Moreover, something in the wall buzzes nonstop throughout the day, and it’s noticeable enough to me that I have to actively resist the urge to try to talk over the noise. Yet none of my neurotypical colleagues noticed it until I pointed it out. If teaching in such as environment is difficult and tiring, how much less conducive to learning must it be? And what noises in your classroom might you not even have noticed?
Questioning isn’t challenging. Unless we’ve been forcefully schooled against it -- and that happens a lot -- a person on the spectrum is likely to keep asking questions until whatever you’re trying to tell us makes sense to us. That point may come long after whatever you’re saying makes sense to you and possibly well after it makes sense to your neurotypical students. This is not a challenge to your authority, and it isn’t willful ignorance. If we’re still asking, either it’s just not clicking for us or there’s a gap in your communication that others are automatically filling in or a flaw in your logic that others either haven’t noticed or are ignoring. Try to react with that in mind. Your anger or frustration only baffles us into frustrated silence, and that isn’t helpful for anyone.
Your disorganization is our chaos. All people, whether we realize it or not, rely on a set of processes and routines to get through each day, each project, each semester. That is especially true of people on the spectrum. We usually learn early on that the best way to navigate a world that doesn’t think, feel or behave as we do -- and often doesn’t understand us and doesn’t want to -- is to create a series of interdependent processes and then test and refine them till they work consistently.
Obviously, some change in the classroom is inevitable, and sometimes it is necessarily quite sudden. But it’s important to realize that even those of us with a high tolerance for change and ambiguity have a hard time with sudden shifts in deadlines that force us to restructure our plan for getting work done, assignments that appear out of nowhere (or disappear without a whisper) and changes to online course organization. The more organized and consistent you are as an educator, the more successful your neurodiverse students are likely to be. Please keep this in mind when you design your classes -- and when you find yourself needing to make a change.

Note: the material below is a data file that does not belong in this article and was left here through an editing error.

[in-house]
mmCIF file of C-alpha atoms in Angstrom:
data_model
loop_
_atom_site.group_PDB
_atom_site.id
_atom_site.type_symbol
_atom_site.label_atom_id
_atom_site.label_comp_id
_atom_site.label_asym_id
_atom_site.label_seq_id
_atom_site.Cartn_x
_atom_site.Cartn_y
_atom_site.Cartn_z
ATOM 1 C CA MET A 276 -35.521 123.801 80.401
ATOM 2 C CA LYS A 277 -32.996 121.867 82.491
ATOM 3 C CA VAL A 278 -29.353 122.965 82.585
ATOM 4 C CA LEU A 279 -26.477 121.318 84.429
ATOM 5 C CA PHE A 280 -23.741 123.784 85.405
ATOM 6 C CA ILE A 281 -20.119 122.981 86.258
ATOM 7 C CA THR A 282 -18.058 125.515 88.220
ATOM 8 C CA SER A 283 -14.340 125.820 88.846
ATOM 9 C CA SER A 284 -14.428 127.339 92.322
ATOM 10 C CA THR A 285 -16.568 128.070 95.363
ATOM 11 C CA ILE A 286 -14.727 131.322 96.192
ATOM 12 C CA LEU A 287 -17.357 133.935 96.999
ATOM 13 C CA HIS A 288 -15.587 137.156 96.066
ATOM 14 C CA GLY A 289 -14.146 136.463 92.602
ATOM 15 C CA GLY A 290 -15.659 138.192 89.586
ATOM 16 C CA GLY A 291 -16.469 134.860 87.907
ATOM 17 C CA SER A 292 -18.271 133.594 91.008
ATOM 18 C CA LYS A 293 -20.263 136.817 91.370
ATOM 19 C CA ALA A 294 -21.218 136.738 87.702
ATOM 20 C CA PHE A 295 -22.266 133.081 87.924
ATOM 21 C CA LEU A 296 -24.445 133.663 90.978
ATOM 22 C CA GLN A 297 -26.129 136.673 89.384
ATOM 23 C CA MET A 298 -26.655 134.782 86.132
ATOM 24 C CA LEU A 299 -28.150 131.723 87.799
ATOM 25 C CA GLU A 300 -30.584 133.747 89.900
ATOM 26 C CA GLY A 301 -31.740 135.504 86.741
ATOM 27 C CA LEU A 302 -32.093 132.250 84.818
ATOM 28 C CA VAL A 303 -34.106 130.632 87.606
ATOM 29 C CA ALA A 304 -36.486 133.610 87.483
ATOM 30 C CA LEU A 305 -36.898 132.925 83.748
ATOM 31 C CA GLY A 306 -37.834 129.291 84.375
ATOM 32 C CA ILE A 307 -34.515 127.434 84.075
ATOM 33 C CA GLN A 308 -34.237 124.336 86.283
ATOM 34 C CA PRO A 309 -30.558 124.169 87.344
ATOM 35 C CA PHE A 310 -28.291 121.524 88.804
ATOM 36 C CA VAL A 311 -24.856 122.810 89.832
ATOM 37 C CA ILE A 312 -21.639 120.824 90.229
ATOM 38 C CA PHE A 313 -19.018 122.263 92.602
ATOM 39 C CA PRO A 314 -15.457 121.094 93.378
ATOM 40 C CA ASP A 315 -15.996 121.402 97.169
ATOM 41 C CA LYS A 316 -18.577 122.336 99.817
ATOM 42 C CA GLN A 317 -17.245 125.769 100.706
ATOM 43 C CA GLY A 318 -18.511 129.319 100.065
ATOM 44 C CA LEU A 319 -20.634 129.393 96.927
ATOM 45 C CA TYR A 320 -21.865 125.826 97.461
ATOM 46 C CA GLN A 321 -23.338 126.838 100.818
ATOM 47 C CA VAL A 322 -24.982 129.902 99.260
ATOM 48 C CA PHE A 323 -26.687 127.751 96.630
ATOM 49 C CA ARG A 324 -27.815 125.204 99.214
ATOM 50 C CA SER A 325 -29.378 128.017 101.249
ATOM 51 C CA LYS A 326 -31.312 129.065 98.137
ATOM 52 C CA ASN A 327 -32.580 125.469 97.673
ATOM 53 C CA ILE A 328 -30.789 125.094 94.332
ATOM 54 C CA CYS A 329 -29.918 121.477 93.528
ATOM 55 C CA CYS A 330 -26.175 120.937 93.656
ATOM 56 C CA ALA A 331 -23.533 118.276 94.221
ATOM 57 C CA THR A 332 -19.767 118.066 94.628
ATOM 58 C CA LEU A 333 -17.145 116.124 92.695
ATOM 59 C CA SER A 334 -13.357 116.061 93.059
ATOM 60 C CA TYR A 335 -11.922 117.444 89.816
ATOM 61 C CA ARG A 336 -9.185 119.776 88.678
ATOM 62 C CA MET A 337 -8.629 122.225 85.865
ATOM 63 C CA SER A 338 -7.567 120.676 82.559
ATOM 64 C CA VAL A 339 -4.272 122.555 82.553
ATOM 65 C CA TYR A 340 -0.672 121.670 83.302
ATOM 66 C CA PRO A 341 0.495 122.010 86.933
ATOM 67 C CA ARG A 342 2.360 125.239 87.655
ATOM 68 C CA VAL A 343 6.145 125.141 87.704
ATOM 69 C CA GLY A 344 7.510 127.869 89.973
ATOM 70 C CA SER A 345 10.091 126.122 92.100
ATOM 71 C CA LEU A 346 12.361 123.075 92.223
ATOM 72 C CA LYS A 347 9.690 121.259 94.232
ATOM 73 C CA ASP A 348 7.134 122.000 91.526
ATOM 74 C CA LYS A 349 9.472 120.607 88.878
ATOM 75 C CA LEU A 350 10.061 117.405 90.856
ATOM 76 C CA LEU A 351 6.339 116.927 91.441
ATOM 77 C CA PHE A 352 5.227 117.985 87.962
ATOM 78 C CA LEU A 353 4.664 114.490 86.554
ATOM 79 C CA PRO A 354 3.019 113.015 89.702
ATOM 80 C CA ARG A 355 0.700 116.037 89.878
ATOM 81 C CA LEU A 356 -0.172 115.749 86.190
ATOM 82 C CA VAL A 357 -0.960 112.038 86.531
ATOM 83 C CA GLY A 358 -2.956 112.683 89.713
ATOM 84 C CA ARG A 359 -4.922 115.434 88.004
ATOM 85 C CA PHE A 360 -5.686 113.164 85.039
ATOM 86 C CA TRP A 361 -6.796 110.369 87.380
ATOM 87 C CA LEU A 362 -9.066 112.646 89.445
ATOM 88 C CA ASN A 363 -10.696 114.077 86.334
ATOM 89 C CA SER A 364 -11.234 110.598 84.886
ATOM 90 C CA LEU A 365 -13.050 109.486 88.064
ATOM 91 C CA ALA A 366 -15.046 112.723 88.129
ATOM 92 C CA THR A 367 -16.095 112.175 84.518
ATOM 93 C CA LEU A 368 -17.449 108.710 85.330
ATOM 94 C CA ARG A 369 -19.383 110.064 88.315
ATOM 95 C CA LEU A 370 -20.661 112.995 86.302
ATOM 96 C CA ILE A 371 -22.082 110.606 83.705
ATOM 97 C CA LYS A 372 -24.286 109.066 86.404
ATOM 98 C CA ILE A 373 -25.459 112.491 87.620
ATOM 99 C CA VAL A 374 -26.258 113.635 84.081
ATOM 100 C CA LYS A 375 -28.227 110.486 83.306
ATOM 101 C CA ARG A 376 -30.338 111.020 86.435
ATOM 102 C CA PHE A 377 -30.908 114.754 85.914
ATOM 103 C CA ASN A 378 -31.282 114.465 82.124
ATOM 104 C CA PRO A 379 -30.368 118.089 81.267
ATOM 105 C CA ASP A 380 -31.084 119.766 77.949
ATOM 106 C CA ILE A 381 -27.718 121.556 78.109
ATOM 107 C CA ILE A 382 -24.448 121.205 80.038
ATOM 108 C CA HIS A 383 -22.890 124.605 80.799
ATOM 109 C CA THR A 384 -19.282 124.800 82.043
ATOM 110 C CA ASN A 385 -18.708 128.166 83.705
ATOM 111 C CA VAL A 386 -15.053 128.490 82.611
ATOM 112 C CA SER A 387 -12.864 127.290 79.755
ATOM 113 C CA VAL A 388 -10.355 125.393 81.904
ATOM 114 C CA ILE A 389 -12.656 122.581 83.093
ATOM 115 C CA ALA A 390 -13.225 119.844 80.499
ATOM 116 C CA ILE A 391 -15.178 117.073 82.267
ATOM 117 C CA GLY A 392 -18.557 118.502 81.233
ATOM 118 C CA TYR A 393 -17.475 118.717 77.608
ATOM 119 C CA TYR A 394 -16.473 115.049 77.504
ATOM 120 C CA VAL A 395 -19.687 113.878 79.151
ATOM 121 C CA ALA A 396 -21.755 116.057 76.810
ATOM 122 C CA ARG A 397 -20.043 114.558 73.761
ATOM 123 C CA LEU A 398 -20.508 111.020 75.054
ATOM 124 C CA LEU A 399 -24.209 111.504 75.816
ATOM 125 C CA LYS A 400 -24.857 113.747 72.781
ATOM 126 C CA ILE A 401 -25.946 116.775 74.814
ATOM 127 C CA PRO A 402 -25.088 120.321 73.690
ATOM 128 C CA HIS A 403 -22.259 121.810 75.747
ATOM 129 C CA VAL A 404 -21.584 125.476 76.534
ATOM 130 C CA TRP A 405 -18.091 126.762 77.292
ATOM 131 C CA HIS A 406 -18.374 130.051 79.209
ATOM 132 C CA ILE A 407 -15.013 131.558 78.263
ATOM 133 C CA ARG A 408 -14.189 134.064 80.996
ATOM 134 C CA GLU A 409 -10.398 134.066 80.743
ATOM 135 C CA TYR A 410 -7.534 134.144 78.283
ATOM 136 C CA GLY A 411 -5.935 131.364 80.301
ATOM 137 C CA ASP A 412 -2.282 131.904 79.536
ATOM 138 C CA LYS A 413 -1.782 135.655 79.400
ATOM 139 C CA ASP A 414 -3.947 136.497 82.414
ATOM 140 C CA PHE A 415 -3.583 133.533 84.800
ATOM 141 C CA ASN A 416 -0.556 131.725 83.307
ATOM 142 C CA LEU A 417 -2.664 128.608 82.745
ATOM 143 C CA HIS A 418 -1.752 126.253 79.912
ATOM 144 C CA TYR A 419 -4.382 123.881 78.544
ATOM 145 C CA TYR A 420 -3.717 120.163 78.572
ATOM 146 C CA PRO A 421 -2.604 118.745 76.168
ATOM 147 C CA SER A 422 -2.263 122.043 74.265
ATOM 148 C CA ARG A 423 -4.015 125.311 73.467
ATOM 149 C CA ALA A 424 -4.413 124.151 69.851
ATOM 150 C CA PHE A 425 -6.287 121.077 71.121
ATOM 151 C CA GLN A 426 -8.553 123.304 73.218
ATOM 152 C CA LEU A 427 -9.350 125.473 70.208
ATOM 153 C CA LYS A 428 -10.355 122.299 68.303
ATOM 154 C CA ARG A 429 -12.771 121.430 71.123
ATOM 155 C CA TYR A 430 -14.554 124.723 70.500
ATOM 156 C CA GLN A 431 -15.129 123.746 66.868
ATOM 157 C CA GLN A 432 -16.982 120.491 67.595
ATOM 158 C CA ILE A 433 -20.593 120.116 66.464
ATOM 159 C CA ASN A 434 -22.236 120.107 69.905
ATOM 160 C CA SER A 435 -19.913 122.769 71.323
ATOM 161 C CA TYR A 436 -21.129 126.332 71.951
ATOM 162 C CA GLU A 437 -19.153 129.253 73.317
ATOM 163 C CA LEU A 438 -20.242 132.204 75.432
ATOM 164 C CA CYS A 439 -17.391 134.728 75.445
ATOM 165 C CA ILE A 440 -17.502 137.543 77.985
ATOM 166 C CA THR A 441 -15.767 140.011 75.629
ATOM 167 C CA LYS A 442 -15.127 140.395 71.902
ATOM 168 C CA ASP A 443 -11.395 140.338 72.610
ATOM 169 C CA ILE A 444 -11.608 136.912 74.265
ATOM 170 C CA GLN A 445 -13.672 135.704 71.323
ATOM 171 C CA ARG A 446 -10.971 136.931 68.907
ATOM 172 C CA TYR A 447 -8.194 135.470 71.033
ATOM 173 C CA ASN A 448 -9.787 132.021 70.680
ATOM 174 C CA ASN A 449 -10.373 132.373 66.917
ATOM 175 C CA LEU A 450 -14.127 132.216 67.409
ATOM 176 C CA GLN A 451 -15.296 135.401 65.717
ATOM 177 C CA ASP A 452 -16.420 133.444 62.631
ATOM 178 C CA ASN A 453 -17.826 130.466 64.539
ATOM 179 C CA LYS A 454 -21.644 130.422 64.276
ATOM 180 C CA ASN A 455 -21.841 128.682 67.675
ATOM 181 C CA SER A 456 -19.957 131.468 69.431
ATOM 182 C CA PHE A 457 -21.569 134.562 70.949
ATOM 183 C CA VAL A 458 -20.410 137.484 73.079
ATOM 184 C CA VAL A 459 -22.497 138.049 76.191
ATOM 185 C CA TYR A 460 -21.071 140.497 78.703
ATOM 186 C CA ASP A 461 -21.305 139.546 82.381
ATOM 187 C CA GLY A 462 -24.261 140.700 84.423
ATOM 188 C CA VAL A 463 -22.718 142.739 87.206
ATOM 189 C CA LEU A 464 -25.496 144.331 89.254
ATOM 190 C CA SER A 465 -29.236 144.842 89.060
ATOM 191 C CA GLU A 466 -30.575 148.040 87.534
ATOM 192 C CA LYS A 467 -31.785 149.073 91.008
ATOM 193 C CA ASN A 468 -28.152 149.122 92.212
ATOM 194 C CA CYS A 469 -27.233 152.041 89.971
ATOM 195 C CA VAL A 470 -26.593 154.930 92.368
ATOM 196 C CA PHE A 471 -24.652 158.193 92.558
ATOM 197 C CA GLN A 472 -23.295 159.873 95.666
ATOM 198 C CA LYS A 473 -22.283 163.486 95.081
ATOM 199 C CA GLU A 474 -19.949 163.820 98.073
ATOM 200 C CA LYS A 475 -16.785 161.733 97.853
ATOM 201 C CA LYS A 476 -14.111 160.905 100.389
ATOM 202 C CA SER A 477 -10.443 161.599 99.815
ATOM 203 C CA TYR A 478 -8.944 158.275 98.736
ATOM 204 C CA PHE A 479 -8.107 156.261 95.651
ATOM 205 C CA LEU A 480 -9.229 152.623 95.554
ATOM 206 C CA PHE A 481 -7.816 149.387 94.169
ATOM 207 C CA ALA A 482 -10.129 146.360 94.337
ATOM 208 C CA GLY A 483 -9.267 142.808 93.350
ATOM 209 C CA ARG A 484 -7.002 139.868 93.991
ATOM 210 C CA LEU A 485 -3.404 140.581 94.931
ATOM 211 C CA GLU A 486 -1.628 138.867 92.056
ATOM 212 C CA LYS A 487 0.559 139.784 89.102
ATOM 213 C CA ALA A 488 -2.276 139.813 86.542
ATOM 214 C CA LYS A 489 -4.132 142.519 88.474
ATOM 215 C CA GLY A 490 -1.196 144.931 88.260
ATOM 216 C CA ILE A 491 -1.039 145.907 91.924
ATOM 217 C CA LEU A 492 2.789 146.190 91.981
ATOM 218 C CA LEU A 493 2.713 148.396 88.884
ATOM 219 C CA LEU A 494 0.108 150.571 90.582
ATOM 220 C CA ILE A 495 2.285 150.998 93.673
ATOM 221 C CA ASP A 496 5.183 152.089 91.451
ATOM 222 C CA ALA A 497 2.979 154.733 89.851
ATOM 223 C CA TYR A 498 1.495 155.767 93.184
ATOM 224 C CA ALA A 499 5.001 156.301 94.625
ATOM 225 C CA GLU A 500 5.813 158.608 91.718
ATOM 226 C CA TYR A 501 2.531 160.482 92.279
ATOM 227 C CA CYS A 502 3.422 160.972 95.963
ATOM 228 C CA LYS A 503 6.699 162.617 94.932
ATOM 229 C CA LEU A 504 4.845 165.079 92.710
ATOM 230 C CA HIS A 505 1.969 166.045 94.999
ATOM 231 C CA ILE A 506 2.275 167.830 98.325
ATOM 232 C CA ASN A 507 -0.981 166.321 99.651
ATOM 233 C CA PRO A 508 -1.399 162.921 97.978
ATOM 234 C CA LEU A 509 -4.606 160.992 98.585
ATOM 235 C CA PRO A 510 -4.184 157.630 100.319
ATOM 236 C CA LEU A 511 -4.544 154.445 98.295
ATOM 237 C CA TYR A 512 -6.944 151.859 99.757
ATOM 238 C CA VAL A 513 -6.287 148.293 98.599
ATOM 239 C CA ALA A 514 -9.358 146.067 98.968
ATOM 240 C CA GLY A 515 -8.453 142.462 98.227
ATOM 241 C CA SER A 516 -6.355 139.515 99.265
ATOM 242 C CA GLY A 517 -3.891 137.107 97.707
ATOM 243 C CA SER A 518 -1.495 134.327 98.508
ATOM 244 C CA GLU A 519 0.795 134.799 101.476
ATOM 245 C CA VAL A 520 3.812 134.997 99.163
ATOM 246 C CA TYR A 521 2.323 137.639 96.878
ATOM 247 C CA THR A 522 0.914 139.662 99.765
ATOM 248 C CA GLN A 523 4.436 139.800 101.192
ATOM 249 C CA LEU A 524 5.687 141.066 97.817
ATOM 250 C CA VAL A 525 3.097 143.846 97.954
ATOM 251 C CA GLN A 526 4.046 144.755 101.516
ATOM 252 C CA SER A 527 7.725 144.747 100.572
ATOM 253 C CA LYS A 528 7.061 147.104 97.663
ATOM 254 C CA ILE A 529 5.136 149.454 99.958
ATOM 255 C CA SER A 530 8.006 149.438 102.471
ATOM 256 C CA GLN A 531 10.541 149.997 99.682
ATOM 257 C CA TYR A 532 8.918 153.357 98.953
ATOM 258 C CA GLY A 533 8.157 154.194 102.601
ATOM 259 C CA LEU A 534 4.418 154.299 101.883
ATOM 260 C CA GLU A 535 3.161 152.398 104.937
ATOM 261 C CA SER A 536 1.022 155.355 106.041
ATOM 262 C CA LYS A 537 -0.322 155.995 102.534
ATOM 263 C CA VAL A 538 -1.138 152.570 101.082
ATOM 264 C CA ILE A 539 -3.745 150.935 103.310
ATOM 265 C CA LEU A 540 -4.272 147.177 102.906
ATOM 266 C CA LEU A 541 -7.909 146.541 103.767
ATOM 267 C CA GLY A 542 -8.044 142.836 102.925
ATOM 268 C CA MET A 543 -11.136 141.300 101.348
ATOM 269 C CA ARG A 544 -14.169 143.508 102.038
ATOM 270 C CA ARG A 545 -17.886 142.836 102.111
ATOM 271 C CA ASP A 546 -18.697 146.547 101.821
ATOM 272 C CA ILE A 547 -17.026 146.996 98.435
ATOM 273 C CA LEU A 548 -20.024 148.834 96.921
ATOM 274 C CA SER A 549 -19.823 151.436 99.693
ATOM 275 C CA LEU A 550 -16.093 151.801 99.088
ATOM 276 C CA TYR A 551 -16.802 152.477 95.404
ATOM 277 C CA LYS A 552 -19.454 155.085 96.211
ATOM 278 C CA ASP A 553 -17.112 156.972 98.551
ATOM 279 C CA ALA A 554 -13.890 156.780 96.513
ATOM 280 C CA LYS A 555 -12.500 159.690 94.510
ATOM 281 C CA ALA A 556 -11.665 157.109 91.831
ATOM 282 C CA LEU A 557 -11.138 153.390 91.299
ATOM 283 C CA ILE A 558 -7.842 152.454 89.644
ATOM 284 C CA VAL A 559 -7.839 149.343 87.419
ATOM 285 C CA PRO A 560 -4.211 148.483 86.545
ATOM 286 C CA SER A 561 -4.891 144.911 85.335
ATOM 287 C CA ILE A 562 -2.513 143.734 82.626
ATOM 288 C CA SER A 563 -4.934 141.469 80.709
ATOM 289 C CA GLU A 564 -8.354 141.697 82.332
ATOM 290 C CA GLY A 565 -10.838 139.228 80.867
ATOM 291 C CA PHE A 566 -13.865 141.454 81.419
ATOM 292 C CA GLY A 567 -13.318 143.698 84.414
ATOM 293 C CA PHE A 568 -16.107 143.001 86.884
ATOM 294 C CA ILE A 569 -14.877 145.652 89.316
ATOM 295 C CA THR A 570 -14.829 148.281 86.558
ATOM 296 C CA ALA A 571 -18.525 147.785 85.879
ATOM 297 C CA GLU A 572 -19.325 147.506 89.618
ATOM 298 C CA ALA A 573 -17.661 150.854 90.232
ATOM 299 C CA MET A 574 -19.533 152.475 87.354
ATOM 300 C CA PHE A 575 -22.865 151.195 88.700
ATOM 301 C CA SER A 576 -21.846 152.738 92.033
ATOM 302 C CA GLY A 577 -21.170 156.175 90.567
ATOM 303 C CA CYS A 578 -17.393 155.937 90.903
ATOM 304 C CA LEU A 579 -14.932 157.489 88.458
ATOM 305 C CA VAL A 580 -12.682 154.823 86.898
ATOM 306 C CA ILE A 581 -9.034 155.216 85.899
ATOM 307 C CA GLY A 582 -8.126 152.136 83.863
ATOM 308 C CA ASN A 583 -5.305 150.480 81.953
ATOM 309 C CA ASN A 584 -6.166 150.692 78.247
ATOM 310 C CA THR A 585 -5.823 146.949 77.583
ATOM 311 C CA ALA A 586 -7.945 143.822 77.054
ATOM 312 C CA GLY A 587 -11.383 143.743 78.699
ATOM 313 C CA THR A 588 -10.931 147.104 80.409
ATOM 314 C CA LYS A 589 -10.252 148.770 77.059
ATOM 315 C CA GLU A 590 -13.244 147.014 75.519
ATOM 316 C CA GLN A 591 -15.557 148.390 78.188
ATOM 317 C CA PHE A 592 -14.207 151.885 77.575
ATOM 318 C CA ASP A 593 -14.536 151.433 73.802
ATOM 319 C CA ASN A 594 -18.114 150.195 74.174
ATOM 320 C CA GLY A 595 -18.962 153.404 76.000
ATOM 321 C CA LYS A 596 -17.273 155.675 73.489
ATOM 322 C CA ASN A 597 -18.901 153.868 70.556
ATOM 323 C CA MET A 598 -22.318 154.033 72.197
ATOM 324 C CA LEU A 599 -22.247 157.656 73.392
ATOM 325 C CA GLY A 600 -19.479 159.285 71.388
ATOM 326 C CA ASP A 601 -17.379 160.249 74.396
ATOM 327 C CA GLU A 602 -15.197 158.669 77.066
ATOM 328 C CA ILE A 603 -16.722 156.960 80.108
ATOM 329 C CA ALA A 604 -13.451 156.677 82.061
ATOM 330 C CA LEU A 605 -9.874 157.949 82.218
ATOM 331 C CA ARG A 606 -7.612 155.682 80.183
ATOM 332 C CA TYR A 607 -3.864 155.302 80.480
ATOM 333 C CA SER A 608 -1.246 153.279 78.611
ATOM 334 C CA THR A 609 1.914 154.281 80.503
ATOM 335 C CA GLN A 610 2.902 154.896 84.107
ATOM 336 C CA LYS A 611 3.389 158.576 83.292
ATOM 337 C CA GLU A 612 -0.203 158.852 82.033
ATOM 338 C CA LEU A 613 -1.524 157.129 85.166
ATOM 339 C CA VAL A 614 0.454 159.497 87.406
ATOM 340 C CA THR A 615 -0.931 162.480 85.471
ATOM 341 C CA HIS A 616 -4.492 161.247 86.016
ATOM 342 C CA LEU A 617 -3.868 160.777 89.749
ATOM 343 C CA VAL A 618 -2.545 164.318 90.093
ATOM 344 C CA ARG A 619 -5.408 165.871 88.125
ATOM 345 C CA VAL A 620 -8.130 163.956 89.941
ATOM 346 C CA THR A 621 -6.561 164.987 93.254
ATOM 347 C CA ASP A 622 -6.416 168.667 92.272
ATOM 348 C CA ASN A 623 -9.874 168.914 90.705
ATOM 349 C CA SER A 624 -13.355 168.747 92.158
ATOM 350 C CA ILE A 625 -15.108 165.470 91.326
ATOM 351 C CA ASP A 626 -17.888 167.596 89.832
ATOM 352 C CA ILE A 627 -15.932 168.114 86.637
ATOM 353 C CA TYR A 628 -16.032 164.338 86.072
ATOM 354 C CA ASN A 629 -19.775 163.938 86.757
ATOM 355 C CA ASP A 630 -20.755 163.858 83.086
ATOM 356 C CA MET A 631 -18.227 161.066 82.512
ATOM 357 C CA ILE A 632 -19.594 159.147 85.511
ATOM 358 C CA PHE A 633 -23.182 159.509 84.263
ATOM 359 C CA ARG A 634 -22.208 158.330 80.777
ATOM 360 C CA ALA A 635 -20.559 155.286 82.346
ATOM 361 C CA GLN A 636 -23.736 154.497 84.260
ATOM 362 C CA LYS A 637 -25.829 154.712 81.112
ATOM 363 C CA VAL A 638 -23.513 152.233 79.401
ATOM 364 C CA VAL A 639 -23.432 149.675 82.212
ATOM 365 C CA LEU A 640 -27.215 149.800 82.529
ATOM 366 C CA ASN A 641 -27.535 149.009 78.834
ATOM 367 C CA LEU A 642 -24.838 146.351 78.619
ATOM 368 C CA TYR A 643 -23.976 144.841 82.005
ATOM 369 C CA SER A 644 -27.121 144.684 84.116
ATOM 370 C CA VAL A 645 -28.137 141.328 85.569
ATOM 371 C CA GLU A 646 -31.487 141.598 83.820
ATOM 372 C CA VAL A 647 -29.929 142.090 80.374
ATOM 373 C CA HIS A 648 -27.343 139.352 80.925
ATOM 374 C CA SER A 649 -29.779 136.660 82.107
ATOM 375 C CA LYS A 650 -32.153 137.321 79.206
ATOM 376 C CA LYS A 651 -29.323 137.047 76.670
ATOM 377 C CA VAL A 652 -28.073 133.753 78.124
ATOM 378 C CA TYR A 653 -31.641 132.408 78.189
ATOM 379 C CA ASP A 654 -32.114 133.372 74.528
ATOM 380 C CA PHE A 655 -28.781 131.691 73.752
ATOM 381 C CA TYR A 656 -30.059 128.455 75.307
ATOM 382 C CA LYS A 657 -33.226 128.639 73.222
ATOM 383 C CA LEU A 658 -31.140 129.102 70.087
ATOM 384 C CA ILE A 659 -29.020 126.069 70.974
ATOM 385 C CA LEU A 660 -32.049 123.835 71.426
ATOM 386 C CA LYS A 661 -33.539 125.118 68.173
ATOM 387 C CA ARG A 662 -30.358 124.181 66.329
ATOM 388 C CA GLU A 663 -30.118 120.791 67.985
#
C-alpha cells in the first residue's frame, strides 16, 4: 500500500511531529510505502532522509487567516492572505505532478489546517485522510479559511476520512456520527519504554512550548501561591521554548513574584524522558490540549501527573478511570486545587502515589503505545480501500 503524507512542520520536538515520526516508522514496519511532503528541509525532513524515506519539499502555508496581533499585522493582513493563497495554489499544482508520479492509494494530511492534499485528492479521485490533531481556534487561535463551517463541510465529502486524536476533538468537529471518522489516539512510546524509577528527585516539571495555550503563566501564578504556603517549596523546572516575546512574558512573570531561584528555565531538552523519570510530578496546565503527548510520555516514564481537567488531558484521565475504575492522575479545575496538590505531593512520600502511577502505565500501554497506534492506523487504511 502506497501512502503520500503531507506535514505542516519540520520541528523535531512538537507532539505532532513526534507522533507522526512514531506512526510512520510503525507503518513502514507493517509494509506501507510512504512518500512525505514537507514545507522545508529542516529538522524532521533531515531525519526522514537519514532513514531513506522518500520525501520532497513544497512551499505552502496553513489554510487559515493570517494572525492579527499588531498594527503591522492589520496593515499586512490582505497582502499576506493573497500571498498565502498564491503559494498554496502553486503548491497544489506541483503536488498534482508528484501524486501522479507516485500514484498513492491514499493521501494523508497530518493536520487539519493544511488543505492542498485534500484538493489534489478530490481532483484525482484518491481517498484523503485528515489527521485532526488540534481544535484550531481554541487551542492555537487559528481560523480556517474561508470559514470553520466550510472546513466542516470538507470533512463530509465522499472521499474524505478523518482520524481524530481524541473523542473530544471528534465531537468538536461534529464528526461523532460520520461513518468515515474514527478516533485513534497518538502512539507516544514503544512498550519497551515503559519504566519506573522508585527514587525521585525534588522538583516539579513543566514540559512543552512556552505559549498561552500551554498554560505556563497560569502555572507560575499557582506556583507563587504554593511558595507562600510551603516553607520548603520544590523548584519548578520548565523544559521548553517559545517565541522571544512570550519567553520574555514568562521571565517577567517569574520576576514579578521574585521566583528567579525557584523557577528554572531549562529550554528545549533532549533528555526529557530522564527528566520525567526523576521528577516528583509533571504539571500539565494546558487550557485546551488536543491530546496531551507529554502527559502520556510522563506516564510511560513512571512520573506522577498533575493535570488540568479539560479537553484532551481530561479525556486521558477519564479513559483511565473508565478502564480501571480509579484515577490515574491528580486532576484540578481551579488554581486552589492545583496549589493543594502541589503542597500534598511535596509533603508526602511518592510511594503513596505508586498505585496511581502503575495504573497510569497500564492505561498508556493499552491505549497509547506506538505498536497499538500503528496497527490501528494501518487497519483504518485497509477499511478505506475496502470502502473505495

Navigating the neurotypical world can be exhausting. Masking -- hiding or suppressing our autistic behaviors for the sake of social acceptance or personal peace -- is exhausting. The constant worry that the mask will slip is exhausting. So is trying to understand the frequently confusing and conflicting messages neurotypical people seem to navigate with ease. For many of us, exposure to environmental factors from lighting to smells to sounds to electricity takes energy most people can’t even fathom -- especially if we’re trying to mask and go about our daily business successfully. Contrary to the stereotype that paints people on the spectrum as lacking in empathy, many of us are also highly sensitive to other people’s emotions, and that can wear us out quickly, too.
No matter who you are, nothing works as well when you’re tired. That’s true of us, too. The harder and longer we have to work to stay masked, to ignore that hum in the wall and so forth, the more likely our processes and coping mechanisms are to fail. Please remember that when dealing with us and give us a bit of grace when you can.
Adapting for us can make the educational experience better for everyone. Traditionally, a lot of faculty members have thought of accommodations as something that gets in the way of business as usual, that disrupts the “normal” operations of the classroom and creates more work for the people in charge. But often, working to develop and incorporate accommodations is exactly the kind of disruption necessary to make things better for everyone. When we ensure our videos include closed captioning for people who are deaf and hard of hearing, we also provide support for English language learners and people who don’t process auditory input as effectively as visual input. In ensuring all our documents can be read by screen readers used by blind and visually impaired people, we also provide support for single working moms who can now listen to lessons in the car or while fixing dinner. The things those of us on the spectrum need will benefit everyone, as well: more precise communication, well-organized material, clearly defined expectations and rules, fewer distractions, and acceptance. Just imagine how much more peaceful and effective your classes could be.
Research on how autism presents in and affects adults -- particularly girls, women and nonbinary people -- remains slim, but the body of knowledge is growing, and everyone does seem to agree that the experience of being autistic is complex. Social media like Twitter, Instagram and TikTok have given people on the spectrum a platform we haven’t had before, and many of us use it. So if you want to learn more about what life and learning are like for us, try searching Twitter or Instagram for the #ActuallyAutistic hashtag. Also read the latest articles. Ask someone on the spectrum to share. The Autistic Self-Advocacy Network has several excellent resources as well. Check them out. There are more of us out there -- and in your classroom -- than you might think.